Yelland had great courage to say so. Take Raoul Moat. For those who can’t cast your minds back to last summer, he was the man who emerged from prison to shoot dead his ex-girlfriend’s lover, wound the ex and blind a police officer in the process. He eventually shot himself after a stand-off with police.
A Facebook group quickly sprang up in support of Moat and attracted over 36,000 members (although, as an astute Radio 4 listener pointed out to our press still tragically oblivious to the workings of social media, this does not mean he had over 36,000 supporters – many just joined in order to slate the man). But this is where the man who is sadly our leader David Cameron showed once again how out of touch he is with the public by stating in the House of Commons, “I cannot understand any wave, however small, of public sympathy for this man.”
Those who did support Moat were (largely) not condoning murder as an end to fantasies of revenge; they simply sympathised with a man they saw broken and empty on national TV. They observed someone who had done something about the frustration in his life, and while condemning him still found a little bit in their heart that could reach out to his.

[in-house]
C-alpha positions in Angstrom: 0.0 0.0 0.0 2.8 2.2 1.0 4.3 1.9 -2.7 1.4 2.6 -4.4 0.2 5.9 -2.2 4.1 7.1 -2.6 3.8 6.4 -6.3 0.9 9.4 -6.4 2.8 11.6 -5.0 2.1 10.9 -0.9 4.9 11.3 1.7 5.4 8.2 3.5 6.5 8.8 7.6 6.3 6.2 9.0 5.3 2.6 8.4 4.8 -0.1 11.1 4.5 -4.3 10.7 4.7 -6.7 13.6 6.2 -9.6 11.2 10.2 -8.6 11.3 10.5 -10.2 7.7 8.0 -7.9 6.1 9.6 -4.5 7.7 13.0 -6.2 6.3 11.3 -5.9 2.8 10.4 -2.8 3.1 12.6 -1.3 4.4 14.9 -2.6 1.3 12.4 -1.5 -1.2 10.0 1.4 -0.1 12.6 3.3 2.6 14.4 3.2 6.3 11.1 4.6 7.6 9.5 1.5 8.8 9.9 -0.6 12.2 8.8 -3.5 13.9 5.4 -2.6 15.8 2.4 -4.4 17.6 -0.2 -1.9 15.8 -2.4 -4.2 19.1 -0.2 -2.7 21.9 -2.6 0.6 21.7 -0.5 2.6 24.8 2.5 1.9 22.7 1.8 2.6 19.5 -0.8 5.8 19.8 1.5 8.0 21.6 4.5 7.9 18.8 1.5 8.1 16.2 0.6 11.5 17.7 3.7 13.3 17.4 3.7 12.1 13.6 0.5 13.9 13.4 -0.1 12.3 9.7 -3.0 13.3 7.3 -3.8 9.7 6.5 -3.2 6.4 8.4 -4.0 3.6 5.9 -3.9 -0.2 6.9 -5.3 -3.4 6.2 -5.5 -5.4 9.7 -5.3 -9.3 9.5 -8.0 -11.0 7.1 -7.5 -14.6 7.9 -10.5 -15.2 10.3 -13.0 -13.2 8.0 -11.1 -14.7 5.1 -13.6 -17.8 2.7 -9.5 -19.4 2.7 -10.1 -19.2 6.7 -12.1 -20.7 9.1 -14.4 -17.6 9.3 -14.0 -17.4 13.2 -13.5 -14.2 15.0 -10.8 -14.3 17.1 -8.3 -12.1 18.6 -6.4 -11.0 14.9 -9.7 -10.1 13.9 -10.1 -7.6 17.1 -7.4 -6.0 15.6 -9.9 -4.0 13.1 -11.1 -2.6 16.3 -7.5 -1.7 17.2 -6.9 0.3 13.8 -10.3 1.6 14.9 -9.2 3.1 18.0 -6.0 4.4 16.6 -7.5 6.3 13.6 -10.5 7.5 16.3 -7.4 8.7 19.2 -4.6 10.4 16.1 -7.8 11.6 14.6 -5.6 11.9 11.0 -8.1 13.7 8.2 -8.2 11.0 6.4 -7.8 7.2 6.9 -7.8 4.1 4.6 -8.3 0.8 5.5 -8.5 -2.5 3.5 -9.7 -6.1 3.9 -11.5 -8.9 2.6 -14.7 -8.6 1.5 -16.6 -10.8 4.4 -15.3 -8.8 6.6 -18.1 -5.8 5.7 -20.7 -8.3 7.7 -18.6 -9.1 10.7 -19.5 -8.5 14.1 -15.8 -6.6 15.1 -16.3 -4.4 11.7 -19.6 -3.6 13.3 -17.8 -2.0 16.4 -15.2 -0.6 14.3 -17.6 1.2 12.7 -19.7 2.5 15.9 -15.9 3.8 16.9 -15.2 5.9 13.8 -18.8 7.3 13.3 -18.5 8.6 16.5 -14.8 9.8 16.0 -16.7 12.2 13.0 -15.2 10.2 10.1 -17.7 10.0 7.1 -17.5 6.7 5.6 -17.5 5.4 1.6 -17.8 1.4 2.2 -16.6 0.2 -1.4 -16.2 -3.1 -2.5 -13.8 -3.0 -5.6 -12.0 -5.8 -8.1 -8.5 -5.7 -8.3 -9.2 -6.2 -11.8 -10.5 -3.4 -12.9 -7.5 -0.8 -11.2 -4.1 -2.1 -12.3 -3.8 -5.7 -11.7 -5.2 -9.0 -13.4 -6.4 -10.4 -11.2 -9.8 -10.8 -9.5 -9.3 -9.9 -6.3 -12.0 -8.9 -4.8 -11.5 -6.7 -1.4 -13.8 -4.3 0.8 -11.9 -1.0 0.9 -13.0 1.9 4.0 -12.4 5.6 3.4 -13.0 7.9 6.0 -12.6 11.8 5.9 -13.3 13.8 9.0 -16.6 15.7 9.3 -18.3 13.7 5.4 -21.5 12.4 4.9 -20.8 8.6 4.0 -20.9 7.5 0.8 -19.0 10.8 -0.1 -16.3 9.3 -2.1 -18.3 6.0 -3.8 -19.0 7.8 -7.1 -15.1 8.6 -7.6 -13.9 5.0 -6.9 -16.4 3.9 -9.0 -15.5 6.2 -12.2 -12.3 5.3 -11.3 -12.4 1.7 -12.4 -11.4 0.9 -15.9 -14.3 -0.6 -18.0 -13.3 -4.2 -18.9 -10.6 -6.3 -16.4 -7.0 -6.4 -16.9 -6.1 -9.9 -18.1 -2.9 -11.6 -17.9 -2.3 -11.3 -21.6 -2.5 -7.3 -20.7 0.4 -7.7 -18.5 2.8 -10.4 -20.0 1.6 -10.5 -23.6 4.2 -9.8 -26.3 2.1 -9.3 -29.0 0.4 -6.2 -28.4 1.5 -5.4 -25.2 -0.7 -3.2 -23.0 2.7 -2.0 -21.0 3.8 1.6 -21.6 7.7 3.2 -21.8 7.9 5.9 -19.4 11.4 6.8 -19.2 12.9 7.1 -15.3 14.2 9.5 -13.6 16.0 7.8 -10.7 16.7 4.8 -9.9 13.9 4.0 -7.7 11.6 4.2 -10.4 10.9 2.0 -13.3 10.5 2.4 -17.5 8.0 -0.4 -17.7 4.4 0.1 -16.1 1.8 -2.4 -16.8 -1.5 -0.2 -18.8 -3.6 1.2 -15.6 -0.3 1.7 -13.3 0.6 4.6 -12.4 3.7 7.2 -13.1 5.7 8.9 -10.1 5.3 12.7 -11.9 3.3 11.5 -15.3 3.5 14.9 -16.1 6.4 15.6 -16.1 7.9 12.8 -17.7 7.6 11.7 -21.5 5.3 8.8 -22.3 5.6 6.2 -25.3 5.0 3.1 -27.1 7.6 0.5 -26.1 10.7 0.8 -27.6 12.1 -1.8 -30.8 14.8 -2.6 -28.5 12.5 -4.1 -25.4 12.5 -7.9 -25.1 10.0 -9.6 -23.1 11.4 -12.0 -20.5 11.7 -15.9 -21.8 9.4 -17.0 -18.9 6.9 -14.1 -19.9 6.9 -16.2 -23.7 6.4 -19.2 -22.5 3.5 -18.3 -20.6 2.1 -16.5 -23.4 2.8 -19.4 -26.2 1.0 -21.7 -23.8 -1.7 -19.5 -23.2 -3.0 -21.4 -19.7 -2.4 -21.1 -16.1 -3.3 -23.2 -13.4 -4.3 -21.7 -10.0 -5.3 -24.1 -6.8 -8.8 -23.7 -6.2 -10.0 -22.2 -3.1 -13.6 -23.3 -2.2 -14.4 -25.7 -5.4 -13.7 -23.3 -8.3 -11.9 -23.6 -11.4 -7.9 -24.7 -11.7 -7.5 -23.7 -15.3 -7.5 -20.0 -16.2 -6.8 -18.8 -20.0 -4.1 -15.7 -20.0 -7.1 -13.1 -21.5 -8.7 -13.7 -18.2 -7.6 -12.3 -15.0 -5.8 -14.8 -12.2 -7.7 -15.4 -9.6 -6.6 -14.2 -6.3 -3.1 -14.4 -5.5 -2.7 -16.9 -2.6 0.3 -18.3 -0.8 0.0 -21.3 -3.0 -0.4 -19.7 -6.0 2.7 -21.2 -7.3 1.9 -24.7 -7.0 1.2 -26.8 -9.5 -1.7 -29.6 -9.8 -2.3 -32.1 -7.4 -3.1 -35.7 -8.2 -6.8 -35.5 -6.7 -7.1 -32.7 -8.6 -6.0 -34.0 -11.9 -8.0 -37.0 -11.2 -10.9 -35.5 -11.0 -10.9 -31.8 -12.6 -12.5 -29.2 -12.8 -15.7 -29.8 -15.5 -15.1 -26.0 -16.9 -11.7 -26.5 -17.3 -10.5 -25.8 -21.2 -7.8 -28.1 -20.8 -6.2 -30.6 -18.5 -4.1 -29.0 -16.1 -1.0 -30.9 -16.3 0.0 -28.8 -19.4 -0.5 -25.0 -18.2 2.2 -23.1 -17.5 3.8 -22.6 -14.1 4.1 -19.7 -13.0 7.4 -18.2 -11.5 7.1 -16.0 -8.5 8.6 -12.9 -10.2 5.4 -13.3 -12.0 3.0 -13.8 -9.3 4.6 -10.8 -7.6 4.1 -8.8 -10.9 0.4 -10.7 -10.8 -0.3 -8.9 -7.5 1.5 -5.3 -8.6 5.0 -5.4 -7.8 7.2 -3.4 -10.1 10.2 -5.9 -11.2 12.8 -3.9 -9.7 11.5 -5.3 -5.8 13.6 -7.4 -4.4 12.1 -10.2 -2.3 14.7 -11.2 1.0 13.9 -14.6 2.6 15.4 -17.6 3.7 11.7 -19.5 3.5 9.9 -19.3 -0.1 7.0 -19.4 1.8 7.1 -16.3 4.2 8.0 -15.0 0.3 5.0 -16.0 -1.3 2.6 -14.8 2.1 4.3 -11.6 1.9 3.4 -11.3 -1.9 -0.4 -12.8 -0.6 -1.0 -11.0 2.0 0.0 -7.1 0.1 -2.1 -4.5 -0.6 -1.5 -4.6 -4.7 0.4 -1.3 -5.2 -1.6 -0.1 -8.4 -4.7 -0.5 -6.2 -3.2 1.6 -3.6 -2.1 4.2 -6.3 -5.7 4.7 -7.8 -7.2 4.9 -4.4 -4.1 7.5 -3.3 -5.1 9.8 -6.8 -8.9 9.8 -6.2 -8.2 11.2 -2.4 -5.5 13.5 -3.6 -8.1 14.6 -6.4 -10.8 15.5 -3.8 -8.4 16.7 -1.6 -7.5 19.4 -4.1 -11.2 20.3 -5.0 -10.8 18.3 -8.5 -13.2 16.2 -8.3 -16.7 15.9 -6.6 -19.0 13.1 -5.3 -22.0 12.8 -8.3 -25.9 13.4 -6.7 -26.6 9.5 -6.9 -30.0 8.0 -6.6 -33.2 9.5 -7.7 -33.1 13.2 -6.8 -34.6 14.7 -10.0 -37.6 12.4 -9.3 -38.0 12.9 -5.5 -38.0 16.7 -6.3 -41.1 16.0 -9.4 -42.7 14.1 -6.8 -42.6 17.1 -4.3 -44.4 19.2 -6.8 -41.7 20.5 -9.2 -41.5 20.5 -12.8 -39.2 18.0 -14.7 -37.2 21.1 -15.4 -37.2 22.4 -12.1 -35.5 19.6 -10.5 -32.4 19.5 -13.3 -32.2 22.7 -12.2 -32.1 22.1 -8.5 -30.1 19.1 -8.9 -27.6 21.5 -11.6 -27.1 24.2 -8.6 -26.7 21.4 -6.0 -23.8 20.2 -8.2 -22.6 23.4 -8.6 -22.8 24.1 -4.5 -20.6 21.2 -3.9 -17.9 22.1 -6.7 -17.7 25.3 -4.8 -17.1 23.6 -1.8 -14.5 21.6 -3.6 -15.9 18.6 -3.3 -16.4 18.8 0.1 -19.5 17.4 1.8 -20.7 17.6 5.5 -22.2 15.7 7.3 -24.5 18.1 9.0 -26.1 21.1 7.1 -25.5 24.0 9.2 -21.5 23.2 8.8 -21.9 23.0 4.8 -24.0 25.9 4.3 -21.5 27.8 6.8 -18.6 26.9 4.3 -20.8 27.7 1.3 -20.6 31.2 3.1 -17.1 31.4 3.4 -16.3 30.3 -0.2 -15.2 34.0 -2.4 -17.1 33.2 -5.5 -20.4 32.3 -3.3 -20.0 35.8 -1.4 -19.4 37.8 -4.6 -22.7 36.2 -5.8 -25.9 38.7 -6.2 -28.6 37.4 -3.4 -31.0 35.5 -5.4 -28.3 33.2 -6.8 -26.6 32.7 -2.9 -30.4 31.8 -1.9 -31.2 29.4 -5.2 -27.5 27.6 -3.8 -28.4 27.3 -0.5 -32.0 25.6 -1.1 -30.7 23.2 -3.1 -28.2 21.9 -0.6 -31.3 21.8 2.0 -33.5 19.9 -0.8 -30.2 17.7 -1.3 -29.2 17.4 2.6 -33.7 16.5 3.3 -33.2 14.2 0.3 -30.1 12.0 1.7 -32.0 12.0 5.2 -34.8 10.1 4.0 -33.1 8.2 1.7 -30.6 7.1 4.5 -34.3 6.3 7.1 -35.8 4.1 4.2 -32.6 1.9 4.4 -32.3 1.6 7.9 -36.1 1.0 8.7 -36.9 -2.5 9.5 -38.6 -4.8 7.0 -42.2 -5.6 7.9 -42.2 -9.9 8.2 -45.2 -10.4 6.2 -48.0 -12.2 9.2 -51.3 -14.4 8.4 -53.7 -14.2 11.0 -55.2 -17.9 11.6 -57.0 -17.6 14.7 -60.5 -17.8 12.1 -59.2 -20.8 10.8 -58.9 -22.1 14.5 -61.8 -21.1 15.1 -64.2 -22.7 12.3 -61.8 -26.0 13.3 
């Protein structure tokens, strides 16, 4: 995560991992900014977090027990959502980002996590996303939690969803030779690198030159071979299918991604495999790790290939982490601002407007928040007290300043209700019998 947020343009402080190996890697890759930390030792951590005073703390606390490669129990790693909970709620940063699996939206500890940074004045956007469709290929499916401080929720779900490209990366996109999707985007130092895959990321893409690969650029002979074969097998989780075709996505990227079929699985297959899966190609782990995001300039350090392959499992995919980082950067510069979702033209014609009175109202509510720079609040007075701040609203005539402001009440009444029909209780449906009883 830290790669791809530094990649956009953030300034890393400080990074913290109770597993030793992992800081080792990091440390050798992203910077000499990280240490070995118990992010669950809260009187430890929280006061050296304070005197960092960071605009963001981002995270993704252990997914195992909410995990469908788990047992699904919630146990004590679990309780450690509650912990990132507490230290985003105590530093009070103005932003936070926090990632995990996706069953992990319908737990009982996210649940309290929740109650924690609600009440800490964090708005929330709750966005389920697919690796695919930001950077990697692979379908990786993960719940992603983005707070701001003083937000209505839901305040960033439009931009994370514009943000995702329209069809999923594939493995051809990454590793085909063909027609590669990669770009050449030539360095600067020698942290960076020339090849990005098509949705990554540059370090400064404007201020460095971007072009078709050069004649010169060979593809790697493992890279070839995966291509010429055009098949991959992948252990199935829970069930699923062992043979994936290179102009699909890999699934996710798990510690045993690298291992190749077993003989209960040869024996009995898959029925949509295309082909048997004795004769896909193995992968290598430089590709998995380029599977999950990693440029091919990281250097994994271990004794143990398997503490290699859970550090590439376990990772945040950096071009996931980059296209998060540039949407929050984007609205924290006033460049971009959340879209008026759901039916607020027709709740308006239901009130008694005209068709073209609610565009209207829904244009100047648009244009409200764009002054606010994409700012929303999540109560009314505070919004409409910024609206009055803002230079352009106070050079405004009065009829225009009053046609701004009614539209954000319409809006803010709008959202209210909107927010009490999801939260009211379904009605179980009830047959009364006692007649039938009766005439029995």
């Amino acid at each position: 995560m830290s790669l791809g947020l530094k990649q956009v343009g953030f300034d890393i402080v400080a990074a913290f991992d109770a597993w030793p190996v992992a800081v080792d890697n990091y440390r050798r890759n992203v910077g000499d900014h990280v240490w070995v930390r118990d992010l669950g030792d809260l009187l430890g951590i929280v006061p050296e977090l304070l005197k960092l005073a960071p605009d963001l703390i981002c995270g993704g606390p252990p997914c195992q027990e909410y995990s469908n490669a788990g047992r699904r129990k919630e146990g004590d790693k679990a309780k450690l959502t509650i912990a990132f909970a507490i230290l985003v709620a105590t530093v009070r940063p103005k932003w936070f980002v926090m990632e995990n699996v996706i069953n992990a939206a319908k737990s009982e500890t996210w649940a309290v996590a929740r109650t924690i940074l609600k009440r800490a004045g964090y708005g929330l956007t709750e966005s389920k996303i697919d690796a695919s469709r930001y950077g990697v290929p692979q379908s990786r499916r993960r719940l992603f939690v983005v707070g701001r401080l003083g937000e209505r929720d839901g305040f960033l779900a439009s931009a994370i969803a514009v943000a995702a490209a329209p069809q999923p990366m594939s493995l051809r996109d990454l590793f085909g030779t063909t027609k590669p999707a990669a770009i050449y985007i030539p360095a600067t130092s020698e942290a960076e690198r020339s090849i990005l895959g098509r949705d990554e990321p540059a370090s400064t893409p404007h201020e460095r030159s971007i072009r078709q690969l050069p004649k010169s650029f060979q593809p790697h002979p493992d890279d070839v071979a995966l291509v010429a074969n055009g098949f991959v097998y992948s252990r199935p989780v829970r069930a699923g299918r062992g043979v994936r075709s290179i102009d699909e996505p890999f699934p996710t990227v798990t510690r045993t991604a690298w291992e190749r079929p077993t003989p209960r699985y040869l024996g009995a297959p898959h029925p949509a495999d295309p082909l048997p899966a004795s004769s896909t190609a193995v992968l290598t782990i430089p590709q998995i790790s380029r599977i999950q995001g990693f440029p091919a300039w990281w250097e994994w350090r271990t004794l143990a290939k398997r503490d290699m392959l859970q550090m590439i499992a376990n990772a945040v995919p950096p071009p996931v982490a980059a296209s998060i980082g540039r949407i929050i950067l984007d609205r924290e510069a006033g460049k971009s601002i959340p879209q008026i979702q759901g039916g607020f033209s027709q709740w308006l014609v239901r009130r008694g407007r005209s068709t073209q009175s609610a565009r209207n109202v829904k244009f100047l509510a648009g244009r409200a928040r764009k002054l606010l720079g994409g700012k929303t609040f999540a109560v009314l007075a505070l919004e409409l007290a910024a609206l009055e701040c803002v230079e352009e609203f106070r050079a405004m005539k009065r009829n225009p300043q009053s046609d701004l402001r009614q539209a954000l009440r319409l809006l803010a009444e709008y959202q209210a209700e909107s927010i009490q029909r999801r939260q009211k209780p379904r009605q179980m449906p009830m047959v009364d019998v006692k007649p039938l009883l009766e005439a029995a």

Cameron’s comments, while understandable, are unhelpful. Moat had a difficult history to say the least: numerous criminal offences, a failed business for which he blamed police and problems with anger management. The PM did not ask questions about whether he could have been better supported during his previous prison time, whether the support for his anger problems was adequate, whether the police could have done more to help him after the collapse of his business – he just called him intrinsically wrong and that was that.
By writing Moat off as an anomaly, a flawed product in an otherwise satisfactory system, we fail to acknowledge the underlying problems behind his actions and trivialise the feelings of anyone who shares a similar history.